Turning Borrowed Anti-Mormon Writings into Scholarly Mormon Works - The Art of Story Telling by Academic Professionals
Anti-Mormon literature from over 100 years ago are stories taken from stories and then borrowed and rewritten and brought forth even for our day. "Nothing new has been added." None of the endless hours of research has brought forth anything of significance to add to the anti-Mormon "wild tales of the busy gossips of Palmyra and Montrose." Even Columbia University Professors haven't confirmed the wild accusations of myth makers, but there is a "great deal to discredit, their stories and those of their imaginative successors. For over a hundred years specialists in Mormon atrocities have done nothing but borrow from each other."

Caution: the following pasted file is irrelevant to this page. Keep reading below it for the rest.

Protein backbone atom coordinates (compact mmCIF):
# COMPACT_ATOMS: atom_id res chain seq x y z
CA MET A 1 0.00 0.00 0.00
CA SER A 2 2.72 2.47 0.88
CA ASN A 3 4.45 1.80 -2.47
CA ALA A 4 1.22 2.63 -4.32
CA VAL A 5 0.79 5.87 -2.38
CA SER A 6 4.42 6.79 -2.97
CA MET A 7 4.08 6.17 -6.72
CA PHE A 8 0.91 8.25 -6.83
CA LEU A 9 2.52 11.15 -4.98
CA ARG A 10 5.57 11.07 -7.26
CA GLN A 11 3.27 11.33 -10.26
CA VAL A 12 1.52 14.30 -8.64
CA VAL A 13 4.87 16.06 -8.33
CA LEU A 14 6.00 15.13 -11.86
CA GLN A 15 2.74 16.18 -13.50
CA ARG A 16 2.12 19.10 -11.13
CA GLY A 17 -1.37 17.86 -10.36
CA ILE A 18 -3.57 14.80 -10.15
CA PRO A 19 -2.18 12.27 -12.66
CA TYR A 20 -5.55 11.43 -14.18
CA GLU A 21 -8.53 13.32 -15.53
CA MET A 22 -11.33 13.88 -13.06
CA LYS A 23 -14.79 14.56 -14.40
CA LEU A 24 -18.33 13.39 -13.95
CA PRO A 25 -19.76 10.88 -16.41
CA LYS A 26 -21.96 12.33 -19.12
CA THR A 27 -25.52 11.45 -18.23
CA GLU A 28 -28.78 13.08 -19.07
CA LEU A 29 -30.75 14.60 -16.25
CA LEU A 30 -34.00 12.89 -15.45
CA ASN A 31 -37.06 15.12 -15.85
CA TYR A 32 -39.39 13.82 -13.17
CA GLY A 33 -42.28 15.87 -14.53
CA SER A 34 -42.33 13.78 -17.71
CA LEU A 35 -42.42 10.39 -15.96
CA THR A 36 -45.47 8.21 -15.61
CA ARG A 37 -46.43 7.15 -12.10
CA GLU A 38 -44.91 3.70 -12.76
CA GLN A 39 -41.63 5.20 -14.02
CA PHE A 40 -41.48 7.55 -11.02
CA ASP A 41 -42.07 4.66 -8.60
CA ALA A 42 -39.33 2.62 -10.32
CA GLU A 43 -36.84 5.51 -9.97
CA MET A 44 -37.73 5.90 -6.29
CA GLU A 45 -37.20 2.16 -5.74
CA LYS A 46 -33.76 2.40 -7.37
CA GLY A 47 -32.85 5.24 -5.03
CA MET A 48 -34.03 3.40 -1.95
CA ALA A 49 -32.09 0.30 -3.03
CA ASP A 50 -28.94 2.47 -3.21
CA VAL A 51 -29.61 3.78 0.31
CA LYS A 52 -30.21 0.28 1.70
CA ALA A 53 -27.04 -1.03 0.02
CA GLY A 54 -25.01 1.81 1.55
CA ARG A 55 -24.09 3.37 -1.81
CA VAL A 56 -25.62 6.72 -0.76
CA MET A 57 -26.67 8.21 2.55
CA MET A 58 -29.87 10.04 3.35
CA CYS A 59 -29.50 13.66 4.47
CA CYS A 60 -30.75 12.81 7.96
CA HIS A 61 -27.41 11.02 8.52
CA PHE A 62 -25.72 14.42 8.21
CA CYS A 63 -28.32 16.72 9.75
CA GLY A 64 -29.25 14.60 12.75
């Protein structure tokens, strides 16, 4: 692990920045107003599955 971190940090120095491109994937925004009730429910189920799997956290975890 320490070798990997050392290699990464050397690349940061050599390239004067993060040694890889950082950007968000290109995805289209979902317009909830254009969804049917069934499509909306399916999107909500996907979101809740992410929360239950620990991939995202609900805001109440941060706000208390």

"As the three mirrors of a kaleidoscope, by reflecting only a few bits of broken glass or scraps of paper, produce endless but strangely monotonous and tiring varieties of design, so the producers of anti-Mormon epics seem incapable of anything but endlessly repeating each other. "A" picks up a story from "B" and hands it on to "C," from whom it progresses through the hands of "D," "E", "F," etc., whose combined authority ultimately convinces "I," "J," and "K" that they must be telling the truth. So one of these last becomes assigned reading for the students or even the congregation of Drs. "O" and "P," and so on. Thus Mr. Irving Wallace will take some grisly tale from the pages of Mrs. Ann Eliza Webb Dee Young Denning, who has got the story from her friend Mrs. Stenhouse, who got it from the terrible Bill Hickman, whose book was written by a rather sordid hack writer named Beadle, who confirms his frightful charges by appealing to Judge Harding, who got his best Mormon stories from his cousin Pomeroy Tucker, who is beholden to J.C. Bennett for his insights. And every one of these people steps before the public as a firsthand authority on the Mormons, bandying the old threadbare tales about with the skill and assurance of one who really knows." Adapted from Sounding Brass Nibley
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